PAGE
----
A definitive guide to the land of lavatories
It’s a fascinating cliché that even within the most vibrant parts of a city of the scale and audacity of London there are area’s that are in effect a ‘no man’s land’. Pockets of a landscape that resemble a faceless suburb, somehow overlooked by the remorseless animal that is urban regeneration, managing to cosy up to London’s iconic areas like a lap dog, whilst remaining utterly miscellaneous.
Leicester square is a more populist example of such characterless sandwich filler, almost mocking Soho and Piccadilly with its complete identity crisis, but no area better exemplifies this than Aldgate. Straddling the City like an uninspiring cotton scarf, Aldgate manages to take you from the financial heartland through to Whitechapel and brick lane without so much as a wave.
If Aldgate were on the Monopoly board it would be ‘free parking’.
What this means is windy backstreets full of shops that are always closed with a splattering of cavernous retail units that sell suits for under £50. Somewhat typifying this, yet still sitting as an anomaly amongst its immediate public house peers, is the majestic ‘Duke of Wellington’
Given that The Duke of Wellington sits but 100 yards from the 24 hour vintage craft fair that is ‘spitafields market’ and 100 yards in the other direction from the gherkin it seem almost miraculous that it retains the character from a shithouse pub from 1970’s Britain. This is a place where people drink alone with pride, fruit machines account for 80% of the turnover and the flux of inebriation throughout the night doesn’t arouse any risqué chance of infidelity but rams home the crushing futility of existence.
On the side of the wall it shares with the local housing estate it’s name is emblazoned. Nevertheless the only letters that remain spell ‘DUK O TON’ a name with which it is commonly referred. Budding gastropubs can’t dream let alone buy such flagrantly vagrant like levels of shabby chic.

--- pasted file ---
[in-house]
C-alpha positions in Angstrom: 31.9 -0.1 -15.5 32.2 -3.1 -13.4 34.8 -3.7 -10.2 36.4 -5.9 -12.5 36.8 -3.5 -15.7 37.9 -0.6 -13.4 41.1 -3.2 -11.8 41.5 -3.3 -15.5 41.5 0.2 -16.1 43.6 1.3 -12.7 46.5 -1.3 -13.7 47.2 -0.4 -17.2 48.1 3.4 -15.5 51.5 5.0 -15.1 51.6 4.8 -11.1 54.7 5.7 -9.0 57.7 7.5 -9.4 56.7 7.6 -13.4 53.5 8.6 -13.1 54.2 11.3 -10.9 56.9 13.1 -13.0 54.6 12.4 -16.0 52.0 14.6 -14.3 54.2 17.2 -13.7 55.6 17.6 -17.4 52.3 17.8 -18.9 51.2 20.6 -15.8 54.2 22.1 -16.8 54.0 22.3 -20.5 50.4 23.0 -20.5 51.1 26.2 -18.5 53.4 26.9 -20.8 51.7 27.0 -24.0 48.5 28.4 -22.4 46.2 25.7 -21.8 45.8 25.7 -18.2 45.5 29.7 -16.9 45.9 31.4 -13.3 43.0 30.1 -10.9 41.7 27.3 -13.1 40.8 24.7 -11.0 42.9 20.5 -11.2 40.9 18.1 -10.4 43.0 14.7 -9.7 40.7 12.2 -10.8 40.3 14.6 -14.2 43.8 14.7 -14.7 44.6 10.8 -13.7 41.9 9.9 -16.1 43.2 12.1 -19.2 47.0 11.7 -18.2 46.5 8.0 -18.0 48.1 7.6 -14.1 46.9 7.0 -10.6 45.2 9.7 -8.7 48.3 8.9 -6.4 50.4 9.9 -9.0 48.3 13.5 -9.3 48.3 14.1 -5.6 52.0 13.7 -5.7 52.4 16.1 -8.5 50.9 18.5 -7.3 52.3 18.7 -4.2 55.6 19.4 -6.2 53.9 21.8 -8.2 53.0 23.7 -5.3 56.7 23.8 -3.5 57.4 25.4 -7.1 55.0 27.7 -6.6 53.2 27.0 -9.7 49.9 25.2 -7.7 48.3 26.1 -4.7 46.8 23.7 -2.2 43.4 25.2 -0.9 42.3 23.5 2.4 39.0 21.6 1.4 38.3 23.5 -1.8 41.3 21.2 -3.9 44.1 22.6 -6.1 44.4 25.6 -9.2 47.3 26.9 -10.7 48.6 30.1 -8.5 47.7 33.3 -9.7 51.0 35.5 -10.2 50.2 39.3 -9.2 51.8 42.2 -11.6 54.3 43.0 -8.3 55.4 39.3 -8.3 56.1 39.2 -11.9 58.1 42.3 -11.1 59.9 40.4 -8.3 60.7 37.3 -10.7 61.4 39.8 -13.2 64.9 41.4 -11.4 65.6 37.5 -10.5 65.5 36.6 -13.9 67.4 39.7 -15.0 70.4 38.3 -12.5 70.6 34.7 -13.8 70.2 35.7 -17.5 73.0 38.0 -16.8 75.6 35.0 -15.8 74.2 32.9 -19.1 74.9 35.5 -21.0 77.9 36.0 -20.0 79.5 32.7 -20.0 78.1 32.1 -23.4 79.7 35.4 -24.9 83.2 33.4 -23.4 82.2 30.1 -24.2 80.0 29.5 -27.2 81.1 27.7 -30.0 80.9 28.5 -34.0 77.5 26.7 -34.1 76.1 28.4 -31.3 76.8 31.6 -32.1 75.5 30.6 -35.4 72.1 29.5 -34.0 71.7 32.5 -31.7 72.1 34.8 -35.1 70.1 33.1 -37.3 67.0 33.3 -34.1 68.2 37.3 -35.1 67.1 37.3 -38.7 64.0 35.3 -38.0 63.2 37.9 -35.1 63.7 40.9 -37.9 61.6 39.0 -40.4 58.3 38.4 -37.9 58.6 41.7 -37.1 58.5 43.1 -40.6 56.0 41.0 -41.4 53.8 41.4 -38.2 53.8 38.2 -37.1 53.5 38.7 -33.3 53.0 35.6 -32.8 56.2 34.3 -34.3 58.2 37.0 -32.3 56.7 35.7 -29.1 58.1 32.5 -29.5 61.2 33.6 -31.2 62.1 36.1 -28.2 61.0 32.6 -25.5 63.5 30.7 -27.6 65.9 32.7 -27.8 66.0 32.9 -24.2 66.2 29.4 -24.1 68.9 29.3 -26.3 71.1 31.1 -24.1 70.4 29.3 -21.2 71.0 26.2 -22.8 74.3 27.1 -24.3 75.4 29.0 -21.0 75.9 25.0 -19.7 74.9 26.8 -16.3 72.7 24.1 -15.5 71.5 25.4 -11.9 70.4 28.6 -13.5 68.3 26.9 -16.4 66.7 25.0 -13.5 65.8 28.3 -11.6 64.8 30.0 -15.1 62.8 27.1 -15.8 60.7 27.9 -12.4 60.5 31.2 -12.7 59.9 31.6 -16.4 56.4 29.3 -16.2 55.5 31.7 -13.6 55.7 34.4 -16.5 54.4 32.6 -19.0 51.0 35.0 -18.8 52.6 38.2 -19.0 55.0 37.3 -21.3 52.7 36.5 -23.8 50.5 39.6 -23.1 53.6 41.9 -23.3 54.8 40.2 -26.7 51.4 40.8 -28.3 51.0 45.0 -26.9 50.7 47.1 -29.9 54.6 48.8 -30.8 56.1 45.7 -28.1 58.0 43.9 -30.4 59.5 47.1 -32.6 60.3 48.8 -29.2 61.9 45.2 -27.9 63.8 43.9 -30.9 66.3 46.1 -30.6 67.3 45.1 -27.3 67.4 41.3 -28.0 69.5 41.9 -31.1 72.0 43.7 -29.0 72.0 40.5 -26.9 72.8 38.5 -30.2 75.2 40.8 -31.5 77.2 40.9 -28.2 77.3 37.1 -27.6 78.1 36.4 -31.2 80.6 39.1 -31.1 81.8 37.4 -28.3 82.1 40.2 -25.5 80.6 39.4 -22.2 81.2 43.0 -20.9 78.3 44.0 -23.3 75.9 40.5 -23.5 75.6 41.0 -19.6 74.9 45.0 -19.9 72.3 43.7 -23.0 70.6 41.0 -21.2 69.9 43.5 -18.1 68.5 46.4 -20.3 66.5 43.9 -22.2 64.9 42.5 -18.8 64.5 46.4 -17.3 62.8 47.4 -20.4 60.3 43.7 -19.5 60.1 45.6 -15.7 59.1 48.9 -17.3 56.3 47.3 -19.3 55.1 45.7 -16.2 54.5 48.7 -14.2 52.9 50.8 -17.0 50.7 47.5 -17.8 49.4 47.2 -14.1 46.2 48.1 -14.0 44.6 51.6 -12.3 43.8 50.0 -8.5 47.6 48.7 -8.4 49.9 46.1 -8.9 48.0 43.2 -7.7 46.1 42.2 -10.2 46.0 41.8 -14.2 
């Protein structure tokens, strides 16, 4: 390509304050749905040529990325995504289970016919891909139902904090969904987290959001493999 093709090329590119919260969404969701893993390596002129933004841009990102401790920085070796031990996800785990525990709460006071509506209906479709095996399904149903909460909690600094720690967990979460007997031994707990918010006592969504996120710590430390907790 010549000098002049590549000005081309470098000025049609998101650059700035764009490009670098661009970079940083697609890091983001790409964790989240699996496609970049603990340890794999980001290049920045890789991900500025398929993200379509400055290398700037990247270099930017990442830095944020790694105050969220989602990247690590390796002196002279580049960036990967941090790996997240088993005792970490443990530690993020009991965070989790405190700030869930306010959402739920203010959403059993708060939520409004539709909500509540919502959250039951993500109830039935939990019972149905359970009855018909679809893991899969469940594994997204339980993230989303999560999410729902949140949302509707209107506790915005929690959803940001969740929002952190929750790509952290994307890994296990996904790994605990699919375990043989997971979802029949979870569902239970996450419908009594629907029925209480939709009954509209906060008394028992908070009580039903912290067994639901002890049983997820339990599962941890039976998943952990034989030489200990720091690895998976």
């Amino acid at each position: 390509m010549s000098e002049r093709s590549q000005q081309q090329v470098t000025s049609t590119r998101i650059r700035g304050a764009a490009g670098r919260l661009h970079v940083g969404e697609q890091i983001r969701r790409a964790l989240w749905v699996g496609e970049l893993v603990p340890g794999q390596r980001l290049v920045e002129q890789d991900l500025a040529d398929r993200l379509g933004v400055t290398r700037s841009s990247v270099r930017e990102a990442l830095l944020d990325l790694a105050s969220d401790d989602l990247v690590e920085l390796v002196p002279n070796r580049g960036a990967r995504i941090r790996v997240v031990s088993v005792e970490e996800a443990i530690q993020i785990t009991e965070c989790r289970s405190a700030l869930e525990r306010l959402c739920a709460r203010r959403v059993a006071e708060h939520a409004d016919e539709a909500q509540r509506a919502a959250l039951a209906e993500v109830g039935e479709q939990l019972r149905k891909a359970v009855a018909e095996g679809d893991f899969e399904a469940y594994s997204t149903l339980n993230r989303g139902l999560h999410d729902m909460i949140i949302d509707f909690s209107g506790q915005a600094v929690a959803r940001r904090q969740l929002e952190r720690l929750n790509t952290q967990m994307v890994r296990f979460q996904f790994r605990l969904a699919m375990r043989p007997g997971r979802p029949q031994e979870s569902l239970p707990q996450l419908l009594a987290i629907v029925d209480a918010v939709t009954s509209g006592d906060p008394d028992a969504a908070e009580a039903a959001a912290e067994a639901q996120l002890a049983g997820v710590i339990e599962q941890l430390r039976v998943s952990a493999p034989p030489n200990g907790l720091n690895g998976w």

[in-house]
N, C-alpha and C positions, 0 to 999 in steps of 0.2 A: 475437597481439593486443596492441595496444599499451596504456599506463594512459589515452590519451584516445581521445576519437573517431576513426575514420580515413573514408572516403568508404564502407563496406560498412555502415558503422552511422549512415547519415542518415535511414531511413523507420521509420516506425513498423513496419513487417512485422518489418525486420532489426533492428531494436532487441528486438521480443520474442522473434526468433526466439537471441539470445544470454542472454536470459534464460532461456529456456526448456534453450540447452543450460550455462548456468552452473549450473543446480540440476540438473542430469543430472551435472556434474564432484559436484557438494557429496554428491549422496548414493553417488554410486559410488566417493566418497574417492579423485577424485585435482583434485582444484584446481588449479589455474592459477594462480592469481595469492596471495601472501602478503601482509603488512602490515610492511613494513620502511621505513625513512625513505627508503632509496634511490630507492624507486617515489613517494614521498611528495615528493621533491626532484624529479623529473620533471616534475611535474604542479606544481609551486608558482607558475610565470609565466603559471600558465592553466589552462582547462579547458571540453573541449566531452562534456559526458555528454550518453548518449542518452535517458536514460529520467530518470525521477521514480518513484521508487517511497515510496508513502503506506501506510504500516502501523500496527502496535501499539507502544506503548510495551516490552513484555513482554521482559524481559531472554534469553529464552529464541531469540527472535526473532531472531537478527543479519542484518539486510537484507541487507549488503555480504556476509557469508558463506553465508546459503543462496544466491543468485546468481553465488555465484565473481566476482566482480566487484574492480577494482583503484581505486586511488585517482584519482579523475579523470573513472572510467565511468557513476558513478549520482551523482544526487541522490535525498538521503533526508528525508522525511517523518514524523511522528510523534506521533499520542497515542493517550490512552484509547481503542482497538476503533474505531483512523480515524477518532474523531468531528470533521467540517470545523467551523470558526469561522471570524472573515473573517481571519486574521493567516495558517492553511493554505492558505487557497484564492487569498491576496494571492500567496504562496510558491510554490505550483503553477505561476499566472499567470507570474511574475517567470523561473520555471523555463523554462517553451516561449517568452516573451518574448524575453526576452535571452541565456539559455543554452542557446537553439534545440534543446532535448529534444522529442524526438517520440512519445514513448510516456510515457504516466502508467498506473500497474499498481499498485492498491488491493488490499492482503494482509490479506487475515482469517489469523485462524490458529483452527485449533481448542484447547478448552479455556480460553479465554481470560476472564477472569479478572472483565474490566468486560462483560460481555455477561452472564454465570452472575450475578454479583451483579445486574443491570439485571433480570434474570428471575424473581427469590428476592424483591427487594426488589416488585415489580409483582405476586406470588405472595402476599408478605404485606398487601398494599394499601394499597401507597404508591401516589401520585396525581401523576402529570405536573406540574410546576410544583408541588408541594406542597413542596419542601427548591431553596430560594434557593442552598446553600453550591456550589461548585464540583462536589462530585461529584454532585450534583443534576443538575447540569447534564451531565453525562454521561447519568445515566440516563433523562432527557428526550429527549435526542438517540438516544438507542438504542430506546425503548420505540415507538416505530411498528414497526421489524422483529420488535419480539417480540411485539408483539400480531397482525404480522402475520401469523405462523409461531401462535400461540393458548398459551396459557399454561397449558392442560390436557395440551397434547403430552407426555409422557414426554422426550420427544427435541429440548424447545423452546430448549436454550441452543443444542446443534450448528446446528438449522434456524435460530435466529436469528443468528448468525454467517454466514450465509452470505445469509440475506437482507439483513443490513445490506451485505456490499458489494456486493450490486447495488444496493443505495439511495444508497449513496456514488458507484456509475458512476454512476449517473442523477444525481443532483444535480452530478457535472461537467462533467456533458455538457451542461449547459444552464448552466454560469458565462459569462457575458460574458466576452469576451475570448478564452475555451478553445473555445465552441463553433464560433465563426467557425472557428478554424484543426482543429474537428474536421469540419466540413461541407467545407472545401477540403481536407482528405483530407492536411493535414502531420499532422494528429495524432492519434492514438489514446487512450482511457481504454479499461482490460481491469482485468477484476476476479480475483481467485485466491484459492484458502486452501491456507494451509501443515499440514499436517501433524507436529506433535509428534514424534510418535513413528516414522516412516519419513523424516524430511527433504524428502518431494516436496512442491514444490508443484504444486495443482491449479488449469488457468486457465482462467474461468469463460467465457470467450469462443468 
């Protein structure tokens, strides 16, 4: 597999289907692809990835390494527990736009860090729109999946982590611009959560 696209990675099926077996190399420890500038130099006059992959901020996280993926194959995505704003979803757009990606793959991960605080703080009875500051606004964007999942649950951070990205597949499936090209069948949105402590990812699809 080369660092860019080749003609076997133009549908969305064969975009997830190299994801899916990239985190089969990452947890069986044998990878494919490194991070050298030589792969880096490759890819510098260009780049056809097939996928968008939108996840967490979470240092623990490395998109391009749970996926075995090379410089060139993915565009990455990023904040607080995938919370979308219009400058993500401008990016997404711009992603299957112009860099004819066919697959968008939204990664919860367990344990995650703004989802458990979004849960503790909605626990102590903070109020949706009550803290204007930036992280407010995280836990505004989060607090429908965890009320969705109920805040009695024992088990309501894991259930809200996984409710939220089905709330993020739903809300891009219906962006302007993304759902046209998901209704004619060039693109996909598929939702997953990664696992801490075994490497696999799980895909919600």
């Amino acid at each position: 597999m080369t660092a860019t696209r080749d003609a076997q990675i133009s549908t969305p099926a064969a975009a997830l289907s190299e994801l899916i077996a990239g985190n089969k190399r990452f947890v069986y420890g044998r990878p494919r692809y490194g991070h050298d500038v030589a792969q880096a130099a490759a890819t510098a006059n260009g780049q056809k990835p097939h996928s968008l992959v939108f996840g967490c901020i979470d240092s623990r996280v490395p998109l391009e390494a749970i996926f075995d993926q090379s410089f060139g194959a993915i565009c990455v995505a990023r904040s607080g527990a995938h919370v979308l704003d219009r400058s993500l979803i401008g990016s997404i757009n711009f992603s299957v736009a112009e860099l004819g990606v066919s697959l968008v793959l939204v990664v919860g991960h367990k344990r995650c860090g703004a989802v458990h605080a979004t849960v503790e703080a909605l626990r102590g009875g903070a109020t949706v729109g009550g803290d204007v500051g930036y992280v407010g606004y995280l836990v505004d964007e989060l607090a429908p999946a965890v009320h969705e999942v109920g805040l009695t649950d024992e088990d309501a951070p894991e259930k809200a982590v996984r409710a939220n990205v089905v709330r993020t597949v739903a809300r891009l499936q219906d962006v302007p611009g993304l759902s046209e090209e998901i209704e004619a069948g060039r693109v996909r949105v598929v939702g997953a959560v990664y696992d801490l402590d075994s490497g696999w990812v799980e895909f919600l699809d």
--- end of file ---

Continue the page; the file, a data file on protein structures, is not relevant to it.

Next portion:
Toilets in establishments like this usually resemble the inner workings of an Irvine Welsh novel, but at the DUK OF TON* the bathroom set up takes an al fresco twist which has to be admired simply for its audacity.
Whilst inside there is the rather predictable turn out of toilets with smashed mirrors, lockless doors and the heavy scent of welfare benefit, outside in the beer carpark/garden is an old shed that has now doubled up as an outside loo in which one could easily host their own evening.
There is a fridge were one to decide to bring their own bottle, a shelf were one to provide a buffet of food and a cupboard area if one was to fancy an option for a change of costume as the day evolves into evening.
In the era of pub toilets gluing all surfaces and monitoring the toilet activity of the fidgety youth there is something almost refreshing about a pub offering an outdoor clubhouse, where friends can openly converse and hang out whilst you casually go to the loo and then inspect your face.
It is also fascinating to watch what newcomers make of such a set up, often opening the door then looking back to their group of friends as if they have uncovered east london’s very own version of byker grove.
The Porcelain Gentleman asked the landlord what his intention was when he made this loo and he barked back it was ‘nuffink more than stopping the idiots gahn in and aht the wrong facking door’. Evidence that Feng Shui in its purest form is simply a prevention of idiocy.
The Porcelain Gentleman:
The pointlessness of Aldgate resonates with the famous ‘windmills of your mind’ and indeed the words ‘like a circle in a spiral, like a wheel within a wheel’ could almost be speaking candidly about this oasis within an oasis that this pub toilet is, located in an outdoor crevis of this public house throwback.
Unorthodoxy must always be given the credit it is due, particularly when it slaps you in the face and jolts you out of the myriad of premonitions and judgments you are throwing on it. 7/10.
* T has since fallen off